Tokyo Police Club
Memphis Industries
Tokyo Police Club's entry couldn't have been more exciting - A Lesson In Crime was an 8-song EP, full of high-energy punchy punky indie, tightly wound around bass, cheesy organ and bursts of spiky guitar. The follow-up, Elephant Shell, was a delight, taking that spit and fire and giving it a more mature grown-up feel without ruining anything. Champ, the second full-length, is more of the same - full of joy and anthemic melody, wholly 2010 in feel. The Canadian 4-piece have here started to breech the 3-minute song barrier, with great results. Standout songs include Breakneck Speed, Wait Up
and End of a Spark, songs that sound like a more indie Fratellis. Champ takes a couple of run-throughs to fully get into - some of the immediacy has gone in growing up, but it has been replaced with genuine quality.

ACE rating 8/10

Delta Spirit
History From Below
Delta Spirit almost define the can-do spirit of indie music. Their debut album, Ode To Sunshine, is an essential record that has been released and re-released as the band started to gain its audience. And that audience has been gained one fan at a time by taking the show on the road, and blowing people away nightly.
That album should be on every music fan's shelves, sounding like
The Band 40 years later - along with These United States and Centro-matic, this is America's new best new Band. One of the main benefits of that continual live experience is that the follow-up has been honed in front of audiences, and, through a process of evolution, the 11 songs here are genuinely great. Keeping the live studio sound, there is a real sense of space and energy - fortunately the band's range is maintained, rather than simply filling the album with barnstormers - Salt In The Wound is touching, aching. History From Below is another essential album from a band you have to know about.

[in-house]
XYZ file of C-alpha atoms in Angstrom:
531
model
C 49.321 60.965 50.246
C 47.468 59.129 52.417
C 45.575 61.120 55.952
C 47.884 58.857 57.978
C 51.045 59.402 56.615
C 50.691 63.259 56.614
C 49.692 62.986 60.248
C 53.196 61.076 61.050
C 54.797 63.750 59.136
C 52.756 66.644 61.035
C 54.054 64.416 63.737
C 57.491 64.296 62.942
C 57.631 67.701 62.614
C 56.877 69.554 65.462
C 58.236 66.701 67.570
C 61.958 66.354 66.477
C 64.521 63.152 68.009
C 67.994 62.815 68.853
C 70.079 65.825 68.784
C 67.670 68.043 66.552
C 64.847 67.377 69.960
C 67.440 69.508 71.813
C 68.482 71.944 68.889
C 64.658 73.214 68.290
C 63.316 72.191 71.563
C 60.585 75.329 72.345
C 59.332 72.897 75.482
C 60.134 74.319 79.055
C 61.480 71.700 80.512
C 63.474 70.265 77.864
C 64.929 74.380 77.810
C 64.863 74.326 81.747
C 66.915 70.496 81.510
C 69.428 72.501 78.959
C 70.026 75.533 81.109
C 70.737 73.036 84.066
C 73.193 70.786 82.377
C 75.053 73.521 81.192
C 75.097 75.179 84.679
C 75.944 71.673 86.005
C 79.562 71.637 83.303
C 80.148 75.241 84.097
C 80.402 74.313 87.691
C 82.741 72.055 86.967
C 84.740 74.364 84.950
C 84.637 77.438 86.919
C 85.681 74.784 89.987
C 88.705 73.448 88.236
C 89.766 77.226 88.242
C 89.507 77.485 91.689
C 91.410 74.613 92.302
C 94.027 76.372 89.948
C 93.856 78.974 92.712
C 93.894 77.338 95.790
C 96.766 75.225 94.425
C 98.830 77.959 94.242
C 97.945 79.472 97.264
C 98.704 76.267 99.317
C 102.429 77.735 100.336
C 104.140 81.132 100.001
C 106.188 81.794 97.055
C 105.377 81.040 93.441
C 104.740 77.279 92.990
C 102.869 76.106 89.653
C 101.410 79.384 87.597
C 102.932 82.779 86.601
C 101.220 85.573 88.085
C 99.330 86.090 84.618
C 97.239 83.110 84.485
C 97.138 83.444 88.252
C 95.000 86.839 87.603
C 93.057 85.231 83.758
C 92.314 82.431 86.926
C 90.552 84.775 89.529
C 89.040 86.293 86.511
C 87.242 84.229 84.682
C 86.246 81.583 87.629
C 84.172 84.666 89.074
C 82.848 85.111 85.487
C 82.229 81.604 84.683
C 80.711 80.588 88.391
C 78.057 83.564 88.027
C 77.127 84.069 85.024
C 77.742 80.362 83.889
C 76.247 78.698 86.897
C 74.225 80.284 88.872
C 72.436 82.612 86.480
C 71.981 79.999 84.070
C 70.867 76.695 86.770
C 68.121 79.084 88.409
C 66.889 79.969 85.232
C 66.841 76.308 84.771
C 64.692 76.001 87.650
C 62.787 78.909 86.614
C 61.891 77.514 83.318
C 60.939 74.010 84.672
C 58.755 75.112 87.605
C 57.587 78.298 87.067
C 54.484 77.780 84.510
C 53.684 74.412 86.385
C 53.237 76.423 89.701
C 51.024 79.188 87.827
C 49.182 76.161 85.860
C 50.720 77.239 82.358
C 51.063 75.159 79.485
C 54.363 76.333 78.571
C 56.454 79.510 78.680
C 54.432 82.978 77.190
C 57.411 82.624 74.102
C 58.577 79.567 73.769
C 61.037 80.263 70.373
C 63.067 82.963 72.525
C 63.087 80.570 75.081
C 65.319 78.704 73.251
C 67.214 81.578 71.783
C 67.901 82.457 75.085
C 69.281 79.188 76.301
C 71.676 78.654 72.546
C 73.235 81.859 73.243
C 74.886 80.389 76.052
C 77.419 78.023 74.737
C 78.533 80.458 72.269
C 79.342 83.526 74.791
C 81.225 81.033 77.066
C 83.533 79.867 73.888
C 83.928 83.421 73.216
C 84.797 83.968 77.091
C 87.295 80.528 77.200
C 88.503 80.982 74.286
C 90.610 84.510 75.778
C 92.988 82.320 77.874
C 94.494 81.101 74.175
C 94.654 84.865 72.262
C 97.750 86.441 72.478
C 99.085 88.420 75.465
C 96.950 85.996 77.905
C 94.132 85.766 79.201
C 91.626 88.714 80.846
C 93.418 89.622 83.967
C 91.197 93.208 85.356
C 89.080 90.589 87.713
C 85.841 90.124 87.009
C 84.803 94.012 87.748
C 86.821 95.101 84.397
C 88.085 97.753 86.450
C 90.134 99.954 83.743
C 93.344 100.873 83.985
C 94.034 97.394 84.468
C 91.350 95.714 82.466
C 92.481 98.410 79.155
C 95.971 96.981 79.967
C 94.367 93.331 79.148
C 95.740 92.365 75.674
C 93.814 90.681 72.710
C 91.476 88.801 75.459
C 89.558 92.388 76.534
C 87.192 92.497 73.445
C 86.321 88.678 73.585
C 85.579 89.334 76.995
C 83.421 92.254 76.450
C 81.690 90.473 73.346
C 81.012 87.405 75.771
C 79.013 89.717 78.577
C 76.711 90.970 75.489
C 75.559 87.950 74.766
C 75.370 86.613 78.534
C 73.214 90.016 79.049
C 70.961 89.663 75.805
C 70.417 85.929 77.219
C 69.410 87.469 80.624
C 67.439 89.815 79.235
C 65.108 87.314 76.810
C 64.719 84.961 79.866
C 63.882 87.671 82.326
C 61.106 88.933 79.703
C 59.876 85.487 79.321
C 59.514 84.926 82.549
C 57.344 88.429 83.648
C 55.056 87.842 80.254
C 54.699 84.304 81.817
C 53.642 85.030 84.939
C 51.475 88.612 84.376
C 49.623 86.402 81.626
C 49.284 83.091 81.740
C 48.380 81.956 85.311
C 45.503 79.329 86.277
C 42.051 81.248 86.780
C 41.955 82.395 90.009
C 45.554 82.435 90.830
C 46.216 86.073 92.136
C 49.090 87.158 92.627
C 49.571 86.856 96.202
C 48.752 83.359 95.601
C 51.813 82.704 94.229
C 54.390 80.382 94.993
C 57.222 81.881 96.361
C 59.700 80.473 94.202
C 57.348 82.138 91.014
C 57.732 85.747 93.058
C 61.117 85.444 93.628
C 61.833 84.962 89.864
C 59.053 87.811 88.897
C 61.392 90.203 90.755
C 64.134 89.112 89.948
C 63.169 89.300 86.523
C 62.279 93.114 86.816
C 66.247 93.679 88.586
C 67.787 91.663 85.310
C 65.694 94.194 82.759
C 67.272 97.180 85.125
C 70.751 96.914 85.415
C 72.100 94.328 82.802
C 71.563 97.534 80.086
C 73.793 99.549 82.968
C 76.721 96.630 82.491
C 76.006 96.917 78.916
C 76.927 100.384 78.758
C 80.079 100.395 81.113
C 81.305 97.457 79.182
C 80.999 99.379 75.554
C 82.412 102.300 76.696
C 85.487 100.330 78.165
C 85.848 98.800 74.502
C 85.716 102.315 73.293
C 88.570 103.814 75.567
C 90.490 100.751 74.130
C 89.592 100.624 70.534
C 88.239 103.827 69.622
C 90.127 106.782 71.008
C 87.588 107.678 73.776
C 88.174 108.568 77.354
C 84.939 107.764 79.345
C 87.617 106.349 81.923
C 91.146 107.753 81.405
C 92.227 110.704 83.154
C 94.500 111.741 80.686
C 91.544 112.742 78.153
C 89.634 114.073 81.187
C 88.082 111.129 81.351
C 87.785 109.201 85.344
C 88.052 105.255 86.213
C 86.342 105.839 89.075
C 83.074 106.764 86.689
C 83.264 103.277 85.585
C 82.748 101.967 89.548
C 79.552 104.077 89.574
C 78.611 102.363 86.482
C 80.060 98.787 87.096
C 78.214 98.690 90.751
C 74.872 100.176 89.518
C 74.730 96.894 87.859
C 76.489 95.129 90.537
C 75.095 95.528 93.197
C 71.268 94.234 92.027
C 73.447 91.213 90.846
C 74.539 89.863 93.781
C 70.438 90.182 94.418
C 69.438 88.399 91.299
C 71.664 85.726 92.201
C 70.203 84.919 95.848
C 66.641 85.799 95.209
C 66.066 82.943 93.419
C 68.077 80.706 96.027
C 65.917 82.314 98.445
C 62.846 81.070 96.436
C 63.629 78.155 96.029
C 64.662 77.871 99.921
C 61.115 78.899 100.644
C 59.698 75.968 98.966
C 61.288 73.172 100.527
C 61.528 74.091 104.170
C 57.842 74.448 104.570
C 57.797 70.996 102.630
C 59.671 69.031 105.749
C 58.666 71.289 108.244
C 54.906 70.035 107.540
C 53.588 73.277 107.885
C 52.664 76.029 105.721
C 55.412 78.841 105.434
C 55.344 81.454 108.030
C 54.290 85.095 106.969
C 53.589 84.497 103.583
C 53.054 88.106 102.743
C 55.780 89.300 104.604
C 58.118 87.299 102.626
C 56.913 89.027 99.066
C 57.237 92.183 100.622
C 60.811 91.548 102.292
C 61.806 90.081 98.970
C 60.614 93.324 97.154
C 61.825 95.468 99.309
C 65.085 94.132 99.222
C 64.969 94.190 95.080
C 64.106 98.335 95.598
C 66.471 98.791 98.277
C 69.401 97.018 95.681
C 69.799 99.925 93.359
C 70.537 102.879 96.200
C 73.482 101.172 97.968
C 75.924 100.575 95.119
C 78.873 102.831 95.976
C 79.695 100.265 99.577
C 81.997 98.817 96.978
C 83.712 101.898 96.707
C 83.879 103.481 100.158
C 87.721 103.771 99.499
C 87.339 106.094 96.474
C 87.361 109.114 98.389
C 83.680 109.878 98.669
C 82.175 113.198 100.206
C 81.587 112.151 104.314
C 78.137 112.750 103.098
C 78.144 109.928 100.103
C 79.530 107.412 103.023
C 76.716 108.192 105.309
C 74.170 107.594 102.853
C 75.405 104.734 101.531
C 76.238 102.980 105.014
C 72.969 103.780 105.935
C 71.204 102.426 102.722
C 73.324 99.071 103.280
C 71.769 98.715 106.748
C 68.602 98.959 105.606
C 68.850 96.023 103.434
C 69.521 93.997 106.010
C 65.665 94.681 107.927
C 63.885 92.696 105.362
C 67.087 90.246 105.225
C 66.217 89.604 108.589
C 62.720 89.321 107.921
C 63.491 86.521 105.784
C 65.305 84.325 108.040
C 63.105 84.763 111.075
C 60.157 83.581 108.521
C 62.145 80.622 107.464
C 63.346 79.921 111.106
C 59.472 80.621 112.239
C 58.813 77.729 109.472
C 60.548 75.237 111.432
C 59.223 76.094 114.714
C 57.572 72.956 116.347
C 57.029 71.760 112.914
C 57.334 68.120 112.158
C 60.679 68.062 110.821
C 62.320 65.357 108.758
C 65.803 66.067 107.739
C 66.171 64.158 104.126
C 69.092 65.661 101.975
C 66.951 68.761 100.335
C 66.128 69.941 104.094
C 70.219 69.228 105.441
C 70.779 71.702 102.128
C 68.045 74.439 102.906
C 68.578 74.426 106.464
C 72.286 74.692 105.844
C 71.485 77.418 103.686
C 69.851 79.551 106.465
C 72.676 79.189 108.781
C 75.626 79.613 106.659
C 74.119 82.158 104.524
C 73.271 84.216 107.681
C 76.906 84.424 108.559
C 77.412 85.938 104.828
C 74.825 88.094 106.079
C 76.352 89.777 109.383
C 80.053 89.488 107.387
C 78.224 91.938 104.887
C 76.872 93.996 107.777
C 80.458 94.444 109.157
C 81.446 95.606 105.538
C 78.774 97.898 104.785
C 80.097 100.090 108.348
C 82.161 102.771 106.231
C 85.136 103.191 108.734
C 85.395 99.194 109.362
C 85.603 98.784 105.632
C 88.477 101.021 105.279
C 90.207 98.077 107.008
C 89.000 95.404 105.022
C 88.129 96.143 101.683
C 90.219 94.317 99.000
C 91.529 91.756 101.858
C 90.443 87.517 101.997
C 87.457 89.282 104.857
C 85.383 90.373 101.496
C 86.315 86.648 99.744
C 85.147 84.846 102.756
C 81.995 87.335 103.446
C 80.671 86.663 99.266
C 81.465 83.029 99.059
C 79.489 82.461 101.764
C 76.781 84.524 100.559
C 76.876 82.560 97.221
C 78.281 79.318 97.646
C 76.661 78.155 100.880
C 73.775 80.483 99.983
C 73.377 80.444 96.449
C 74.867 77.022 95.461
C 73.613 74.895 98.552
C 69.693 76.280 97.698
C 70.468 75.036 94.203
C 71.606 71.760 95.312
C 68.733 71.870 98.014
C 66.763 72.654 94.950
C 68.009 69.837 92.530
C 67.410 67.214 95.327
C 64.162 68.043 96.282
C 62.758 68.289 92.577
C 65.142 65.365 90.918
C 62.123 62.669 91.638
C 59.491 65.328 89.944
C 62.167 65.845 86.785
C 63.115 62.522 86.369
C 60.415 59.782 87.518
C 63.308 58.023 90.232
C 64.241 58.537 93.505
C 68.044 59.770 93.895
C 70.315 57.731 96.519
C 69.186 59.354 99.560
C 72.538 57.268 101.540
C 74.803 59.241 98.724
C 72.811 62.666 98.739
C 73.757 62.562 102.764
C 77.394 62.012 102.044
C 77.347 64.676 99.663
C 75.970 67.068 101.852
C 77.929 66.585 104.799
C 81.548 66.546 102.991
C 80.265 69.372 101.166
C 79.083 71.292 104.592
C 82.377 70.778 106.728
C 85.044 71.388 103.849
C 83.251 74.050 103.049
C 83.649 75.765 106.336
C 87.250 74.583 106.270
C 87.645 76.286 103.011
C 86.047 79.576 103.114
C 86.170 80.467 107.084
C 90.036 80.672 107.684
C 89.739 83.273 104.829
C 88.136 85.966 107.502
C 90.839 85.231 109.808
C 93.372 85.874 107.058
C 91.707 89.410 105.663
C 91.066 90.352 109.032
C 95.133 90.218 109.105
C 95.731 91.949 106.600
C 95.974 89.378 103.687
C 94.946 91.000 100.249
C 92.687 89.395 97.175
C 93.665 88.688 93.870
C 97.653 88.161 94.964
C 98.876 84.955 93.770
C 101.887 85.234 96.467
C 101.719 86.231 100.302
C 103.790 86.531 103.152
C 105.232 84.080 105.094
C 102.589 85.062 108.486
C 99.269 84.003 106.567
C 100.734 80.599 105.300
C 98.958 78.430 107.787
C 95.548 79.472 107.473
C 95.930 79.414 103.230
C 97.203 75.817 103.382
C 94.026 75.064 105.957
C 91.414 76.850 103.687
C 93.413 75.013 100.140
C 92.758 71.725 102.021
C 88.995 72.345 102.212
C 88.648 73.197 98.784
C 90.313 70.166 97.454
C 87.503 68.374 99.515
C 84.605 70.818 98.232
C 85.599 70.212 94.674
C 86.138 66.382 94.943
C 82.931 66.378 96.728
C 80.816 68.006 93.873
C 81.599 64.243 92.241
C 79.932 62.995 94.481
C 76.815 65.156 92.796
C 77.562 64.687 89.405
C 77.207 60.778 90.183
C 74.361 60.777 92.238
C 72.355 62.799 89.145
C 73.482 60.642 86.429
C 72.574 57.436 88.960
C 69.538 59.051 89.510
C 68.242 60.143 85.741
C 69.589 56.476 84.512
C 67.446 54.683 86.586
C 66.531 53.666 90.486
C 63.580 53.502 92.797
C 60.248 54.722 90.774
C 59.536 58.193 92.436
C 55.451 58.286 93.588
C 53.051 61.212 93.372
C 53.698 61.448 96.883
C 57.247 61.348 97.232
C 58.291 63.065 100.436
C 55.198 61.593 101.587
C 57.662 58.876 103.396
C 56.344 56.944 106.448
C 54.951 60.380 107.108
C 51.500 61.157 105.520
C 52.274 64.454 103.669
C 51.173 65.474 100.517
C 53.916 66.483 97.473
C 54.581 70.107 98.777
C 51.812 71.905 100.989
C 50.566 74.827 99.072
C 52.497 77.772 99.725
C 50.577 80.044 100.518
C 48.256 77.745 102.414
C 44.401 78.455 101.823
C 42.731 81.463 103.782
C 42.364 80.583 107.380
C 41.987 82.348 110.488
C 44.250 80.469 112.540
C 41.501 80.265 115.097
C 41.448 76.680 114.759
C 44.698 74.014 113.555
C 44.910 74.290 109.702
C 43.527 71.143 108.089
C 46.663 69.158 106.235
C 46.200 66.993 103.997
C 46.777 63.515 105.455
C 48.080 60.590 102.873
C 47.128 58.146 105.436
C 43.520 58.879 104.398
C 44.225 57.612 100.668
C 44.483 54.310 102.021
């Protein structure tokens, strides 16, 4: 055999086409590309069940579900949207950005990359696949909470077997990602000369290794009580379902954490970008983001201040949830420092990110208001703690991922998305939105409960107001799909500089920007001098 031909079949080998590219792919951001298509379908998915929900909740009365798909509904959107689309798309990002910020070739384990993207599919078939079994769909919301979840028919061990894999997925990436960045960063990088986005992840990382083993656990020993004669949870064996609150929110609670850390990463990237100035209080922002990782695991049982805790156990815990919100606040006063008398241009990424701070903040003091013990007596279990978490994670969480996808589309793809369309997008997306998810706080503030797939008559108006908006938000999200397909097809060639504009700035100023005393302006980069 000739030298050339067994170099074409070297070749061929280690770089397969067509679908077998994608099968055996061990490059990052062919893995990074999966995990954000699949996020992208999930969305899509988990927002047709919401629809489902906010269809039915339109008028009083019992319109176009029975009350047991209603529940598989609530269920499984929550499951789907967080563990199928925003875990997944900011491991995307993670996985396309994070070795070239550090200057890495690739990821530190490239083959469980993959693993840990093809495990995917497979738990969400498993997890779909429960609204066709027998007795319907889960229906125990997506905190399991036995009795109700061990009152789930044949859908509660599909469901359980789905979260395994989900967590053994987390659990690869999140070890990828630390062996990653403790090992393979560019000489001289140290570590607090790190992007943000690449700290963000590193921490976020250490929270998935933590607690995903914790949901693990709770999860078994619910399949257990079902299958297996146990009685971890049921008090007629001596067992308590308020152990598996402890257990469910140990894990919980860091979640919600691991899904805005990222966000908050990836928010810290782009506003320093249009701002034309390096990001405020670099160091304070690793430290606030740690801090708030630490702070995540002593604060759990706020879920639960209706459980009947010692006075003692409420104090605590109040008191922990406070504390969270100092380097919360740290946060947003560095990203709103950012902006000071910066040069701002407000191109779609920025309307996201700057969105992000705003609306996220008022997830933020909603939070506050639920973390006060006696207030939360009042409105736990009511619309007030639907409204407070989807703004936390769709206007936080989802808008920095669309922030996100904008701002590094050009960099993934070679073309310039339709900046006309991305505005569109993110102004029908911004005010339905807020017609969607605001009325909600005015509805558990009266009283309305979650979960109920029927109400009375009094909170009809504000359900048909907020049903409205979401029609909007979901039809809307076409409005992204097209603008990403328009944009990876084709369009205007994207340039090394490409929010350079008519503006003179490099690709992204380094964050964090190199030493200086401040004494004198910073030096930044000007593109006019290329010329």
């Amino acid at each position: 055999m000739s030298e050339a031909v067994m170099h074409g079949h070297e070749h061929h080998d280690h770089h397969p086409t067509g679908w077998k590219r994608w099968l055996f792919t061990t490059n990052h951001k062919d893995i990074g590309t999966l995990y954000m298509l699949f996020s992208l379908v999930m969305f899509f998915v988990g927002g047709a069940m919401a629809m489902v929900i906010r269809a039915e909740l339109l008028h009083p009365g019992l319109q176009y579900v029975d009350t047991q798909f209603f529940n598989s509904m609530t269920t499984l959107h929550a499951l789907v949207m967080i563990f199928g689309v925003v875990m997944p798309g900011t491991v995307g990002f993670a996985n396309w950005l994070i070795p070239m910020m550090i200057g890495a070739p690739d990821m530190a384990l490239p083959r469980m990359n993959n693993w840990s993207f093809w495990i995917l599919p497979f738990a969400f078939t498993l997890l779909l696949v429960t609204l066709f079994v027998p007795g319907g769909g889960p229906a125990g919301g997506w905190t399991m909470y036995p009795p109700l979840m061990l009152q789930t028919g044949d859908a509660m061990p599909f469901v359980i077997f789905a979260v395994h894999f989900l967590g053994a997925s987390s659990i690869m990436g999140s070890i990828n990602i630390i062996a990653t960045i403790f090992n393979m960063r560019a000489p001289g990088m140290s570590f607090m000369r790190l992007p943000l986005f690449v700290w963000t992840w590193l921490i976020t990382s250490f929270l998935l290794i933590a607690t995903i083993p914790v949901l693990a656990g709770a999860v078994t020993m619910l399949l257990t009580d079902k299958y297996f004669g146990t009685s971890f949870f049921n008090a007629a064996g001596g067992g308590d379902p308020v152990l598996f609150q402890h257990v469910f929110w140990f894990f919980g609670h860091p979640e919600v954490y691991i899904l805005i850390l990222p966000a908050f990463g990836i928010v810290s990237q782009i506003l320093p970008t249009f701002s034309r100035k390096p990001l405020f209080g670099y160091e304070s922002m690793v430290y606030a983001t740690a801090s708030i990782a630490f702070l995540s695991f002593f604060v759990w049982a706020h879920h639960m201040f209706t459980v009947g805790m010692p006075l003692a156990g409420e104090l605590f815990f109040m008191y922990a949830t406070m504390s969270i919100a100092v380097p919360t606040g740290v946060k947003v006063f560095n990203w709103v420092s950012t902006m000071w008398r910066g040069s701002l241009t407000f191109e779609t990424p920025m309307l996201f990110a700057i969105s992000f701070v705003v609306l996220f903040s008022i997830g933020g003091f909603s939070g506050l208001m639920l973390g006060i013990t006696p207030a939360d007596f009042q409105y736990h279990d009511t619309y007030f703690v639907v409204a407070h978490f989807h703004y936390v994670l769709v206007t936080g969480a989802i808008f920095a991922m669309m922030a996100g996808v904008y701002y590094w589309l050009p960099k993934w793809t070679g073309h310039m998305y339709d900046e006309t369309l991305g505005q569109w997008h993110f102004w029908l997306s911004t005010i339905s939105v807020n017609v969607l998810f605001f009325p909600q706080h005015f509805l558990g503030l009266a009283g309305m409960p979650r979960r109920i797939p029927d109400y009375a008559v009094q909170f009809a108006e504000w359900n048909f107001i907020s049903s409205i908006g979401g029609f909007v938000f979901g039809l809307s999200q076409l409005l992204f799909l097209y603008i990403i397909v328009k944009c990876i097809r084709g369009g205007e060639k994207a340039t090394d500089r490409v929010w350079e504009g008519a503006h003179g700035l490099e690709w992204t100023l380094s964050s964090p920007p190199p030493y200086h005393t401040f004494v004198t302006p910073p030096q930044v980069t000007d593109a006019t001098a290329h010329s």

ACE rating 9/10

Pernice Brothers
Goodbye, Killer
One Little Indian
Once upon a time, Pernice Brothers were able to put together outstanding wit, lyric writing and punchy exciting music. That time was 2001, with the World Won't End. Since then, with 2003's Yours Mine and Ours, 2005's Discover A Lovelier You, and 2006's Live a Little, the highlights have become progressively harder to find. Like Teenage Fanclub, the sound is still there (very like Teenage Fanclub in sound), the lyrics are still there, but my goodness, Joe Pernice's voice has gone. Most of this album sounds like it took him by surprise, and that he's singing a couple of keys above where he feels comfortable. This is a shame, as the songs are back to standard, but there is no way past the voice - while never the band's strongest asset, it was never a hindrance, but with this latest release it has become a distraction. Great set of songs for another band to re-record, though.